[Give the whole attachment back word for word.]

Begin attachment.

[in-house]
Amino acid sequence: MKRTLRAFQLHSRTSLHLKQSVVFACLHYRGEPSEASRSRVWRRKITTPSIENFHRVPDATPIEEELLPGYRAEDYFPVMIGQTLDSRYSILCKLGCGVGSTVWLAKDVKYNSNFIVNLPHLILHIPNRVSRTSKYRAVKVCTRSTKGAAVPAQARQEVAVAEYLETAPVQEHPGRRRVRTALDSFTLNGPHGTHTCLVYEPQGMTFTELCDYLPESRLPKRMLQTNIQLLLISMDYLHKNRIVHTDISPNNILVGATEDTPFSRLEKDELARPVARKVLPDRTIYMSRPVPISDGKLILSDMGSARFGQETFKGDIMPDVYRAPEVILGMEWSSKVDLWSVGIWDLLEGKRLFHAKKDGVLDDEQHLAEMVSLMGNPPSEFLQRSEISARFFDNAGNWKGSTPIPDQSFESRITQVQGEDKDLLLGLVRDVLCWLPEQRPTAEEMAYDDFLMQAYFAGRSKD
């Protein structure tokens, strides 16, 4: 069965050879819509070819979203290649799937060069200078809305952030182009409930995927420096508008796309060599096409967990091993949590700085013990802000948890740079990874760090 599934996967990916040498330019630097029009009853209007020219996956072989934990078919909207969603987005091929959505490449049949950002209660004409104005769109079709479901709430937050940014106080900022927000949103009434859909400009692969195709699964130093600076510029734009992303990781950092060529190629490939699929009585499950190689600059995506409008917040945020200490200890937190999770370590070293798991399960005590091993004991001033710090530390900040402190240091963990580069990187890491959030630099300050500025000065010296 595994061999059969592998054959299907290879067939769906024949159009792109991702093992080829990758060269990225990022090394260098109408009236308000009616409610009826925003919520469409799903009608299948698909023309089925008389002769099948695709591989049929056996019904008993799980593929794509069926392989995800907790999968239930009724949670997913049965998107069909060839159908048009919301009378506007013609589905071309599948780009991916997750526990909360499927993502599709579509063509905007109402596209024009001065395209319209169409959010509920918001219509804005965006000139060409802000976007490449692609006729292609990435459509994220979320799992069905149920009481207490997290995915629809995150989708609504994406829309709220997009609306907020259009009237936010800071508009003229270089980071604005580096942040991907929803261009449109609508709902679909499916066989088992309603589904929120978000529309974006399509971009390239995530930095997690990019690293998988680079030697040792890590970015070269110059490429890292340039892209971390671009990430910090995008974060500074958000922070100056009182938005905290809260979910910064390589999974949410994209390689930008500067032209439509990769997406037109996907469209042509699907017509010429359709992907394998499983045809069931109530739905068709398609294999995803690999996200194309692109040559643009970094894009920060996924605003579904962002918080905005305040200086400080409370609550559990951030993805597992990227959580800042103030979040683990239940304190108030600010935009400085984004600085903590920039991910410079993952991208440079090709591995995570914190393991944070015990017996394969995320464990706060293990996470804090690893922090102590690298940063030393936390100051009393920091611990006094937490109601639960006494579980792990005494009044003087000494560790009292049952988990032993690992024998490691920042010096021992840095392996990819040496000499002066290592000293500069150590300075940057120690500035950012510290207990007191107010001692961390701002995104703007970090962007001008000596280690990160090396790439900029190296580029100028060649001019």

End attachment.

[in-house]
Amino acid sequence: MKRTLRAFQLHSRTSLHLKQSVVFACLHYRGEPSEASRSRVWRRKITTPSIENFHRVPDATPIEEELLPGYRAEDYFPVMIGQTLDSRYSILCKLGCGVGSTVWLAKDVKYNSNFIVNLPHLILHIPNRVSRTSKYRAVKVCTRSTKGAAVPAQARQEVAVAEYLETAPVQEHPGRRRVRTALDSFTLNGPHGTHTCLVYEPQGMTFTELCDYLPESRLPKRMLQTNIQLLLISMDYLHKNRIVHTDISPNNILVGATEDTPFSRLEKDELARPVARKVLPDRTIYMSRPVPISDGKLILSDMGSARFGQETFKGDIMPDVYRAPEVILGMEWSSKVDLWSVGIWDLLEGKRLFHAKKDGVLDDEQHLAEMVSLMGNPPSEFLQRSEISARFFDNAGNWKGSTPIPDQSFESRITQVQGEDKDLLLGLVRDVLCWLPEQRPTAEEMAYDDFLMQAYFAGRSKD
């Protein structure tokens, strides 16, 4: 069965050879819509070819979203290649799937060069200078809305952030182009409930995927420096508008796309060599096409967990091993949590700085013990802000948890740079990874760090 599934996967990916040498330019630097029009009853209007020219996956072989934990078919909207969603987005091929959505490449049949950002209660004409104005769109079709479901709430937050940014106080900022927000949103009434859909400009692969195709699964130093600076510029734009992303990781950092060529190629490939699929009585499950190689600059995506409008917040945020200490200890937190999770370590070293798991399960005590091993004991001033710090530390900040402190240091963990580069990187890491959030630099300050500025000065010296 595994061999059969592998054959299907290879067939769906024949159009792109991702093992080829990758060269990225990022090394260098109408009236308000009616409610009826925003919520469409799903009608299948698909023309089925008389002769099948695709591989049929056996019904008993799980593929794509069926392989995800907790999968239930009724949670997913049965998107069909060839159908048009919301009378506007013609589905071309599948780009991916997750526990909360499927993502599709579509063509905007109402596209024009001065395209319209169409959010509920918001219509804005965006000139060409802000976007490449692609006729292609990435459509994220979320799992069905149920009481207490997290995915629809995150989708609504994406829309709220997009609306907020259009009237936010800071508009003229270089980071604005580096942040991907929803261009449109609508709902679909499916066989088992309603589904929120978000529309974006399509971009390239995530930095997690990019690293998988680079030697040792890590970015070269110059490429890292340039892209971390671009990430910090995008974060500074958000922070100056009182938005905290809260979910910064390589999974949410994209390689930008500067032209439509990769997406037109996907469209042509699907017509010429359709992907394998499983045809069931109530739905068709398609294999995803690999996200194309692109040559643009970094894009920060996924605003579904962002918080905005305040200086400080409370609550559990951030993805597992990227959580800042103030979040683990239940304190108030600010935009400085984004600085903590920039991910410079993952991208440079090709591995995570914190393991944070015990017996394969995320464990706060293990996470804090690893922090102590690298940063030393936390100051009393920091611990006094937490109601639960006494579980792990005494009044003087000494560790009292049952988990032993690992024998490691920042010096021992840095392996990819040496000499002066290592000293500069150590300075940057120690500035950012510290207990007191107010001692961390701002995104703007970090962007001008000596280690990160090396790439900029190296580029100028060649001019």